Bradley Handwerger / Sports Reporter
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NEW ORLEANS When Hornets guard Austin Rivers struggled through the early part of this, his rookie season, he turned to his father, Boston Celtics head coach Doc Rivers.

So Tuesday night, when the two Rivers men went out for dinner, the father turned the table on the son.

'That's the first time I've ever paid for my dad,' Austin Rivers said. 'He said he has taken care of me my whole life so I've got to catch up.'

Problem is, the father is still helping the son, paid dinner or not. Doc continues adding to the bill of fare what his son owes him.

In 61 games, including 26 starts, Rivers averaged 6.2 points, 2.1 assists and 1.2 turnovers per game. But he broke his hand earlier in March and will miss the rest of the season.

'He was just mad just like I was,' Austin Rivers said. 'I was having fun. It was fun playing basketball. I was looking forward to each night.'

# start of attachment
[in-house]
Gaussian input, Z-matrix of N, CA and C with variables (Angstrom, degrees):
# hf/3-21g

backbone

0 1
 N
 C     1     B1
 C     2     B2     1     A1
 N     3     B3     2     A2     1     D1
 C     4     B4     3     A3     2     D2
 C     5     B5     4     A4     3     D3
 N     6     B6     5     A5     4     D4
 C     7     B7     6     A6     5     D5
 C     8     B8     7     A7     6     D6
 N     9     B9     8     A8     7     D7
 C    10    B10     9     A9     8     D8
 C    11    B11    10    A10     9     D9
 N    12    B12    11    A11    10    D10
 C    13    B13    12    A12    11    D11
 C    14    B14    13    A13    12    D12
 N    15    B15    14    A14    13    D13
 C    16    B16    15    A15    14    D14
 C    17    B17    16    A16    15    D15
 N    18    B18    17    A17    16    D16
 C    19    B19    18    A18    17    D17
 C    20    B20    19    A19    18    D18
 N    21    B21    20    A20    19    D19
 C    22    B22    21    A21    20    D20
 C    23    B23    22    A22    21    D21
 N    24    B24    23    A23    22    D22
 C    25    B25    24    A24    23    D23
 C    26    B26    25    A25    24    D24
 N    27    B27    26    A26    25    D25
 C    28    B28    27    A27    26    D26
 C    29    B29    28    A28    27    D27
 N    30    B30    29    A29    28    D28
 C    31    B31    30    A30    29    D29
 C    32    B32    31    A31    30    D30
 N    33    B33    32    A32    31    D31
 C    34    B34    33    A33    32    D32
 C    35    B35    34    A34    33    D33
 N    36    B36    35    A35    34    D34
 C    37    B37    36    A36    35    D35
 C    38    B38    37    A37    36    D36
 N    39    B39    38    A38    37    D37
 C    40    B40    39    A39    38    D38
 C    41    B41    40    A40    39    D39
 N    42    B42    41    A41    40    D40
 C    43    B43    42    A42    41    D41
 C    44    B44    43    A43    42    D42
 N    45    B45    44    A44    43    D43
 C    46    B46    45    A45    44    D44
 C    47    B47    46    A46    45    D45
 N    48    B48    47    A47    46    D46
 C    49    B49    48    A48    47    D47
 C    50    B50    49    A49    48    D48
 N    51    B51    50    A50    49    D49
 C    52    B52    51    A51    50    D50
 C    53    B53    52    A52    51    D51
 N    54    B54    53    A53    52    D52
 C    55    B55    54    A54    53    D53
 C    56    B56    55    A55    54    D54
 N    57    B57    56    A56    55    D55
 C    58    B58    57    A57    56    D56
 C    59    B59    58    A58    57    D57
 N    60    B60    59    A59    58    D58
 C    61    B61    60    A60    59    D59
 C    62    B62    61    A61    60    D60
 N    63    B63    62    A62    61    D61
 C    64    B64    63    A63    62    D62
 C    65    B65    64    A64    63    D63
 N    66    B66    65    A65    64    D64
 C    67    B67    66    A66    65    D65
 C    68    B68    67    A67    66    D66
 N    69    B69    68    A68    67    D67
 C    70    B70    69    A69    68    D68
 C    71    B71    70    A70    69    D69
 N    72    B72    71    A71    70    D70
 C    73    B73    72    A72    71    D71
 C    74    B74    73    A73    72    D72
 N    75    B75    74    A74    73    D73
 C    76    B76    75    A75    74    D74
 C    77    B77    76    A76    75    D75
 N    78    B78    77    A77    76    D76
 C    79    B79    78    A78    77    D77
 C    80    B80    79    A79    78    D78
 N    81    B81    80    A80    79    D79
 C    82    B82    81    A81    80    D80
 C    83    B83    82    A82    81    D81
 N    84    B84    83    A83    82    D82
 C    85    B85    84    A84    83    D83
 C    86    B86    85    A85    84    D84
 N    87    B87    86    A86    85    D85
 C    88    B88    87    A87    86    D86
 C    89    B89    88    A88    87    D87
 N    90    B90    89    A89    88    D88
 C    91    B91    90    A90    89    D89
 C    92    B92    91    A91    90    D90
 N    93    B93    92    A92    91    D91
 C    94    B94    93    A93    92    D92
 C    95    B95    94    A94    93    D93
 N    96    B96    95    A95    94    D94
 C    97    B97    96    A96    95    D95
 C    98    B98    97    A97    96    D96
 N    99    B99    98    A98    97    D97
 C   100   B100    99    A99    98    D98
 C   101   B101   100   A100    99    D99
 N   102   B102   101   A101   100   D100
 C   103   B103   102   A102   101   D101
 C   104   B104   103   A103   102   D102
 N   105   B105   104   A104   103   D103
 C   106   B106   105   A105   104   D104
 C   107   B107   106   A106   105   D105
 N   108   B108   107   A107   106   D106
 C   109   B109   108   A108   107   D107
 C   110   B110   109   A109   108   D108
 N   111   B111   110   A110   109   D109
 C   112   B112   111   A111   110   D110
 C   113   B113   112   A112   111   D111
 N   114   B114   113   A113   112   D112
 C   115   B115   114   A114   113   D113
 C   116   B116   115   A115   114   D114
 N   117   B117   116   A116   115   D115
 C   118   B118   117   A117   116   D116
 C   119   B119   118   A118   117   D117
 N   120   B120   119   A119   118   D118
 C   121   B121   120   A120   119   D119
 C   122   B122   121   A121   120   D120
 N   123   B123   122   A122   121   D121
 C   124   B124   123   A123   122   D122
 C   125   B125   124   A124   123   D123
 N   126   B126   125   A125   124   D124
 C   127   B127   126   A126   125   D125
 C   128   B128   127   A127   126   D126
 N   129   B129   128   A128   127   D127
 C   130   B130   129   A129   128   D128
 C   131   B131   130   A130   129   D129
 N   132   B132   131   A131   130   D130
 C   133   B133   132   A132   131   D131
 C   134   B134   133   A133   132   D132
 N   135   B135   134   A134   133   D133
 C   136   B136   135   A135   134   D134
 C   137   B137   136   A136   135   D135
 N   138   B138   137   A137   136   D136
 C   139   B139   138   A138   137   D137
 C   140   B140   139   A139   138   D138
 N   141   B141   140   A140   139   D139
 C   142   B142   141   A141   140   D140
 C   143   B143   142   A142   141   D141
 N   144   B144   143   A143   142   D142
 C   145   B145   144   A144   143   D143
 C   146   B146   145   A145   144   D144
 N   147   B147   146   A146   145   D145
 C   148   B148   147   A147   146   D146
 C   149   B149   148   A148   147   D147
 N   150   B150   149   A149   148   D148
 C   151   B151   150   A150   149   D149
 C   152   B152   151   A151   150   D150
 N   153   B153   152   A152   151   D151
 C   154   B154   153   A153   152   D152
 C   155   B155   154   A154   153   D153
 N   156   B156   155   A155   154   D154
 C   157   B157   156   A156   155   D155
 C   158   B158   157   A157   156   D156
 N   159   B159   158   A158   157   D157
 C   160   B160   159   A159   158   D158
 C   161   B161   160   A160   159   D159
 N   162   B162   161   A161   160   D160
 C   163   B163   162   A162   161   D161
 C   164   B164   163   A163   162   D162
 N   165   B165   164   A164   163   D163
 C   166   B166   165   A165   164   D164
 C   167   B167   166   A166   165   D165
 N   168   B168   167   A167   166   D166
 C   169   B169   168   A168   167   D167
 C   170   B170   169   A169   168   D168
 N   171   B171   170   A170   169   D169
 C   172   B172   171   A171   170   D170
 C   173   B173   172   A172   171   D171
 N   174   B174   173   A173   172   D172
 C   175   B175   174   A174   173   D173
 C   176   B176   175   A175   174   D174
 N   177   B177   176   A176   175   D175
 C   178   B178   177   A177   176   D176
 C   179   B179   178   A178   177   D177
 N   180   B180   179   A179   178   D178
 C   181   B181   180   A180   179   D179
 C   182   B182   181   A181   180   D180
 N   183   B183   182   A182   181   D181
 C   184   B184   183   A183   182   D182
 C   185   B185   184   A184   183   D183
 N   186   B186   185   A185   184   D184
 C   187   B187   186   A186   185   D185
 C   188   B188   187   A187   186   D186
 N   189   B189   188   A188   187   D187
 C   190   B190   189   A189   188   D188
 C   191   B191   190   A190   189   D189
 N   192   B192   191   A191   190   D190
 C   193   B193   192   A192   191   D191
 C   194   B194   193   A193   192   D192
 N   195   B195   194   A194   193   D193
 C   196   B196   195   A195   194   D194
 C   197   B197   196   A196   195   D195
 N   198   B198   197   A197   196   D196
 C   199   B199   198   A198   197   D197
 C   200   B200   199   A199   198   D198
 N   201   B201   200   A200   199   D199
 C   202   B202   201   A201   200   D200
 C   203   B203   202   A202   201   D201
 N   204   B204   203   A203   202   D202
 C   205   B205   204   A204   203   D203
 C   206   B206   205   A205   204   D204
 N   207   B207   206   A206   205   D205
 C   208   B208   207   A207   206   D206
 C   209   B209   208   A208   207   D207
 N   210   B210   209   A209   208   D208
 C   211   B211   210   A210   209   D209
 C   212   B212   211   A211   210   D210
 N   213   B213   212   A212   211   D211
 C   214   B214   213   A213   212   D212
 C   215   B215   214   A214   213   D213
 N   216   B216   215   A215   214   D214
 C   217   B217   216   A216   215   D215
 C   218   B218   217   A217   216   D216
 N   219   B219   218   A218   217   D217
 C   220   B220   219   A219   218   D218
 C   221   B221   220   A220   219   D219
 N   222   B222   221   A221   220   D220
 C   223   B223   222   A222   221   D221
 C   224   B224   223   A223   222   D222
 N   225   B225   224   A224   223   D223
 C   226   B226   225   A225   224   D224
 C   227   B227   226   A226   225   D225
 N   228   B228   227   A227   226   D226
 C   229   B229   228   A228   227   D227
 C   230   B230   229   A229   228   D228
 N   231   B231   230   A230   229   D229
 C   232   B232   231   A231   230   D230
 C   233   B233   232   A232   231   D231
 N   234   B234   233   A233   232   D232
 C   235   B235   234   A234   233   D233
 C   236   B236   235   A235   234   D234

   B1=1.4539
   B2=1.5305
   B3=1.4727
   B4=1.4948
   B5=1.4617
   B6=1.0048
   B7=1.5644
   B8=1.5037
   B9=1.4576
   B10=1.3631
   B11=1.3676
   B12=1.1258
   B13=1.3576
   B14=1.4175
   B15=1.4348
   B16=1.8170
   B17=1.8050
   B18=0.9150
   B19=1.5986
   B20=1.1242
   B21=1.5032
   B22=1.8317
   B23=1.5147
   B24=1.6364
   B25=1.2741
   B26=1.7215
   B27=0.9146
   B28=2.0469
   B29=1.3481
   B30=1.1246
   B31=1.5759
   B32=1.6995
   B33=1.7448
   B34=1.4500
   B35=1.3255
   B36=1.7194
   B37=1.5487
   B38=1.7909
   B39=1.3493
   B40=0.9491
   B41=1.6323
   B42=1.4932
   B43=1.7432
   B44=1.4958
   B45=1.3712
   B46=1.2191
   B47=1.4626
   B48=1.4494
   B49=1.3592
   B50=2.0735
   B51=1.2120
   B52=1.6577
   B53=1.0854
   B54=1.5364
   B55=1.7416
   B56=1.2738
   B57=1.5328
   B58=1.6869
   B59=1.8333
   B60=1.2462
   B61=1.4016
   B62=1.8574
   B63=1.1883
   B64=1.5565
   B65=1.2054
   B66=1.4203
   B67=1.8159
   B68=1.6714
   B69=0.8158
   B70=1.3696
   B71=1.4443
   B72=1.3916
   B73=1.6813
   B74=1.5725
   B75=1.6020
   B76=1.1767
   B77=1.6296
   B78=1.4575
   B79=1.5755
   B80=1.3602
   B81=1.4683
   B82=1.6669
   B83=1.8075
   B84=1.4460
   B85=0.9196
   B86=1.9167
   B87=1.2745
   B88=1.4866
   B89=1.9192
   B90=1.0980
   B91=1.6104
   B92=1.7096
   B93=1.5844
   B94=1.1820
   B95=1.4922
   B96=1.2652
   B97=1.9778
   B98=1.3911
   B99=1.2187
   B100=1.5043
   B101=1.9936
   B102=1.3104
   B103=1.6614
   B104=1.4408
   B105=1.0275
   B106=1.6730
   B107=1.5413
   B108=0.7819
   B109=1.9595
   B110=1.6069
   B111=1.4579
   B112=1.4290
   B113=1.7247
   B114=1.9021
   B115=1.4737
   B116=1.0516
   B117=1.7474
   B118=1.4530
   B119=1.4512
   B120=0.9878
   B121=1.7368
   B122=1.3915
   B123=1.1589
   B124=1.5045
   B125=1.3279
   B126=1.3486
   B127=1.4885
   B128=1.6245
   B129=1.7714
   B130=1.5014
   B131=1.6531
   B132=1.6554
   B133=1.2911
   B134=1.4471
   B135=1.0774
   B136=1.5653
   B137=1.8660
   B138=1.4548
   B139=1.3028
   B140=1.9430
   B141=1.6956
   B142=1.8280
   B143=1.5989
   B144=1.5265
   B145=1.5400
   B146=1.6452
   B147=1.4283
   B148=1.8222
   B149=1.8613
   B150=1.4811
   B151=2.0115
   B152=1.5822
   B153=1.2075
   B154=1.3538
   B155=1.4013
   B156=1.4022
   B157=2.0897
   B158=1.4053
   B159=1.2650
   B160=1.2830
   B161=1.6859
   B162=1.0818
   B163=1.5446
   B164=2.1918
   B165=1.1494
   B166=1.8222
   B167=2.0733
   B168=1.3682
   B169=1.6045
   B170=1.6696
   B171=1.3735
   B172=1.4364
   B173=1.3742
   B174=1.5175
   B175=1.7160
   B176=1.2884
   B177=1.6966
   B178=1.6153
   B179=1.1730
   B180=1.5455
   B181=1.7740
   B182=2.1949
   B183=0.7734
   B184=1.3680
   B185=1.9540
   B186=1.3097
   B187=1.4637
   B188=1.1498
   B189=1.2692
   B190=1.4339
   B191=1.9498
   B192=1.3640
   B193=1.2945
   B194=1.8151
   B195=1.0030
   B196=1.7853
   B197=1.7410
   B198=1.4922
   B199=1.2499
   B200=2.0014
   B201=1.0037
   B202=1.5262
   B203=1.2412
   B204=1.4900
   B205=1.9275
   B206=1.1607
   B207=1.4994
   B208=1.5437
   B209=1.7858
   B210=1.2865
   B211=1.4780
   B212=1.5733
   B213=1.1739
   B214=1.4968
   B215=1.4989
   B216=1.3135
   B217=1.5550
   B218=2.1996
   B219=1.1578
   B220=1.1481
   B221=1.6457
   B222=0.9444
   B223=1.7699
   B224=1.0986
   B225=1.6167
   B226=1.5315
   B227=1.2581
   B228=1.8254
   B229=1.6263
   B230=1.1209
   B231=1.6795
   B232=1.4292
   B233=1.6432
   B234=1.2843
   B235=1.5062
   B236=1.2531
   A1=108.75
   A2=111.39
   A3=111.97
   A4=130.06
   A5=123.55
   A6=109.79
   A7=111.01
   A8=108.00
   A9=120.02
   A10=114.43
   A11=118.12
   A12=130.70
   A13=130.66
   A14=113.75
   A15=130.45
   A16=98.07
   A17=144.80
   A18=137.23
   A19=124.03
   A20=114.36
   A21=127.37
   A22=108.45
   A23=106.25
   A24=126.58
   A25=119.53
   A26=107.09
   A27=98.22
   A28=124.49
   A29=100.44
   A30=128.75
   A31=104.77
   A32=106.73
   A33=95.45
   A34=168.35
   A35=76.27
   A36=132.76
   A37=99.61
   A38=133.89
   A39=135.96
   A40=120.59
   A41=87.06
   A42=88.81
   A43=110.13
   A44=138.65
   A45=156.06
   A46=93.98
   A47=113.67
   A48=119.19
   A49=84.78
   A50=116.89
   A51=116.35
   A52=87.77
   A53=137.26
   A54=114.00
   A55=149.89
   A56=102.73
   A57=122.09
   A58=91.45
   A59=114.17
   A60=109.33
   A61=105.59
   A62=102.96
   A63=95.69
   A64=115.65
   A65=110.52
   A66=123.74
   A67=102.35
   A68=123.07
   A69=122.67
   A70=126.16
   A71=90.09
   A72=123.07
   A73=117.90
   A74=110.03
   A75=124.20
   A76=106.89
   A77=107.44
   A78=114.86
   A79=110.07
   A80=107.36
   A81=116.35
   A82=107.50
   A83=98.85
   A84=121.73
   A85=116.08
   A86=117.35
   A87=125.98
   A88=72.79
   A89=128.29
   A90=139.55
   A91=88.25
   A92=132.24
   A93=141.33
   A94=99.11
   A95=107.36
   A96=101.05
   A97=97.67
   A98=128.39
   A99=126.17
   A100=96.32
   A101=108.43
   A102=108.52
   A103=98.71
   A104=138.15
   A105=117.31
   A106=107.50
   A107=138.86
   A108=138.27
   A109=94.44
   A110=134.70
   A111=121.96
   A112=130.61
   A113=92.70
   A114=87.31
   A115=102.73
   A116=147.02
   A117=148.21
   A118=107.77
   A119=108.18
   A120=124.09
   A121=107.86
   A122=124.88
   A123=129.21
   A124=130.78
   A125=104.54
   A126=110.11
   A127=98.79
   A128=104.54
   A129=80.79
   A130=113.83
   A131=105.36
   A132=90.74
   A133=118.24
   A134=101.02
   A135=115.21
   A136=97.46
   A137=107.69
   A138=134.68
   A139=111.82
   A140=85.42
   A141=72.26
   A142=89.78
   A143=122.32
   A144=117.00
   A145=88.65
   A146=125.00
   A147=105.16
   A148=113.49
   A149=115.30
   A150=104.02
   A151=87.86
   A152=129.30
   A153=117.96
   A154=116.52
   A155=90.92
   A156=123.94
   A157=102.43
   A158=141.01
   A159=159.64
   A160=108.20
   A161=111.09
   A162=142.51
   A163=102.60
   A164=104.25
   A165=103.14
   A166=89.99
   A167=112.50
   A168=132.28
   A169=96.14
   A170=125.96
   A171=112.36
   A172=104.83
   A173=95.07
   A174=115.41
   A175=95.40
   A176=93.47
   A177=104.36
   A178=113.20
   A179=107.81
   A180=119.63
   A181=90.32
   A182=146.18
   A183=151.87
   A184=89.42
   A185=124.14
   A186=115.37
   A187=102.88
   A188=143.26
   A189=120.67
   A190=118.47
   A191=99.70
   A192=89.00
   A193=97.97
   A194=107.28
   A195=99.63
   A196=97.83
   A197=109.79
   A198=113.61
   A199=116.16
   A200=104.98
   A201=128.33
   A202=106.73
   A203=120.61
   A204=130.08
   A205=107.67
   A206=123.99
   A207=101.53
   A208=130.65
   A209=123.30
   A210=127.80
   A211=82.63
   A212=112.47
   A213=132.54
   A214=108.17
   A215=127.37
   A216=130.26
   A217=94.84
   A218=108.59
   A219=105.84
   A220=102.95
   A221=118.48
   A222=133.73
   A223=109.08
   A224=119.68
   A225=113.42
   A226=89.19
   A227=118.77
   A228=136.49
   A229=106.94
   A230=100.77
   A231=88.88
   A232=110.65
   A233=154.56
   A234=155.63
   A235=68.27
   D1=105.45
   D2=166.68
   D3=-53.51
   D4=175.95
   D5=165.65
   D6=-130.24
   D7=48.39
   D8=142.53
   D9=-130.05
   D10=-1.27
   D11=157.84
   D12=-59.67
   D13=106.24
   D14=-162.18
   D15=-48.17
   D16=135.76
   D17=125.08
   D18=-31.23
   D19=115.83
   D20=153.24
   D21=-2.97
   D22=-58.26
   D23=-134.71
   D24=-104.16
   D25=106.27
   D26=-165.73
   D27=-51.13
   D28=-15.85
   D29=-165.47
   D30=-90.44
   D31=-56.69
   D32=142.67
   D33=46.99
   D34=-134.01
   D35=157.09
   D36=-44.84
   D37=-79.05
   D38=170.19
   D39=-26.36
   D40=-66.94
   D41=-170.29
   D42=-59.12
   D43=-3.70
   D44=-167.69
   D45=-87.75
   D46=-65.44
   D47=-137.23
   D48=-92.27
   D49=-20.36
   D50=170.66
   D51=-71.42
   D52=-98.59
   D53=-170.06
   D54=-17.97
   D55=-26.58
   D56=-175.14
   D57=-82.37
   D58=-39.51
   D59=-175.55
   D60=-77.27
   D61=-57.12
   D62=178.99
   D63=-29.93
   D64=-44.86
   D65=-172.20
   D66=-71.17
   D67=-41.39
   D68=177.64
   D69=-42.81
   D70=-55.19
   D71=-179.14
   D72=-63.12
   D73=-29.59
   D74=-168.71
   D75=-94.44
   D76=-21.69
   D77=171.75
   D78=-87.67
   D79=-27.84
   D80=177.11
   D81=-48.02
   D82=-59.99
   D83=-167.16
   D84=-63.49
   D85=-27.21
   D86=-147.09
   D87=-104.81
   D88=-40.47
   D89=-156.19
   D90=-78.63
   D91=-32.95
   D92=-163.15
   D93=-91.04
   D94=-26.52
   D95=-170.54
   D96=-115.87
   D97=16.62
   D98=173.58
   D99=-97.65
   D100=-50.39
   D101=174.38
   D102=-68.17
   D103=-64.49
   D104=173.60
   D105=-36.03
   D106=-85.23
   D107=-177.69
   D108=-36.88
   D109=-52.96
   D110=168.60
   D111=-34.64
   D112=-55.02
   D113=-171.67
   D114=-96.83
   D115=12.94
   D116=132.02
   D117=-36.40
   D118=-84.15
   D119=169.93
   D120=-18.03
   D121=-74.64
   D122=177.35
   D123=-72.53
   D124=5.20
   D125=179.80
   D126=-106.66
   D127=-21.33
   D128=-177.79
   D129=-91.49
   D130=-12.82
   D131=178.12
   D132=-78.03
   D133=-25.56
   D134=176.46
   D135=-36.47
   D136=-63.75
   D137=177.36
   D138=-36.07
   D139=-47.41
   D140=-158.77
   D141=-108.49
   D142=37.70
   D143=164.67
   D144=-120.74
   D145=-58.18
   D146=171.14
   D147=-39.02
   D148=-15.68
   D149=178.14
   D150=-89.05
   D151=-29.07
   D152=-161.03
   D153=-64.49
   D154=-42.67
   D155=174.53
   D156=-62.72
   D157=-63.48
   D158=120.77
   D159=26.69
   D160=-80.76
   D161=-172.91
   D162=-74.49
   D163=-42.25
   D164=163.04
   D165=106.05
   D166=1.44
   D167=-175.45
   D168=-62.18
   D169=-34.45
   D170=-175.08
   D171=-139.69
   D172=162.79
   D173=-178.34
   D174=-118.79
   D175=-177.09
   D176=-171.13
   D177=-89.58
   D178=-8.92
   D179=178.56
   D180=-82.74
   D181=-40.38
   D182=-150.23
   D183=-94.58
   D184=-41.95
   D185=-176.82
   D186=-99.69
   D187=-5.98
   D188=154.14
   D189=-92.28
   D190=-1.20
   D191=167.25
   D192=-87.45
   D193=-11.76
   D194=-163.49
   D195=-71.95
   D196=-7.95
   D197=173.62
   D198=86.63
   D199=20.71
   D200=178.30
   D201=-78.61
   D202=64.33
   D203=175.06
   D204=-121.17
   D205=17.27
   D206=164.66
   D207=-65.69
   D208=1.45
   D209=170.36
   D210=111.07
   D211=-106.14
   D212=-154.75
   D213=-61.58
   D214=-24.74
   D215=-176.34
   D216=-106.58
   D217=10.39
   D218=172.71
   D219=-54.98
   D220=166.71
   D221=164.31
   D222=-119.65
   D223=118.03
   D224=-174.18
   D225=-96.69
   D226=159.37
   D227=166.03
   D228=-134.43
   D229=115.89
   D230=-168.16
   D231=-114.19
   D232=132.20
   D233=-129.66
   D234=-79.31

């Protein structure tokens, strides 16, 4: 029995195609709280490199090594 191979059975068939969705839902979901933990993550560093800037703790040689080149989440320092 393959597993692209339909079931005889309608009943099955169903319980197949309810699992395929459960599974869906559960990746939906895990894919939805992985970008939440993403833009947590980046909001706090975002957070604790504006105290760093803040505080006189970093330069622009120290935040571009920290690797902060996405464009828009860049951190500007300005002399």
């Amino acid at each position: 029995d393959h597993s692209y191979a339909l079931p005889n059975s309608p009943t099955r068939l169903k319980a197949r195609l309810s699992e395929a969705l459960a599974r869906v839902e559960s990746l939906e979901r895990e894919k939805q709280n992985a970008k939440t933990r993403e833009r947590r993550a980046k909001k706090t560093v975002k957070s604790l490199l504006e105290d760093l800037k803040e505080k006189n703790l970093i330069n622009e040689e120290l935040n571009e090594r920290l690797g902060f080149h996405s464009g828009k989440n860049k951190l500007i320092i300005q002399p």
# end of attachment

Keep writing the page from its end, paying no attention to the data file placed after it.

But it's more than just the broken hand.

Austin turned to Doc when he was having problems earlier in the season, having what one website termed as the worst rookie season ever put together.

'I always go to him and he helped me through all those rough patches I had to the point where when things started to go really well, I still talked to him,' Rivers said. 'I wanted to keep playing the way I was.'

The youngster, however, realizes that he's going to have to learn for himself if he's ultimately going to be a long-term professional.

Though he'd rather be on the court, he's looking at the bright side of his season-ending injury.

'Sometimes if you just take a step back for the rest of the year I'll be watching and you learn a lot,' Rivers said. 'You see more as you watch. When you're playing, you're so concentrated on winning. As a fan or teammate watching, as I have to do the rest of the year, I'm going to see a lot of things.'

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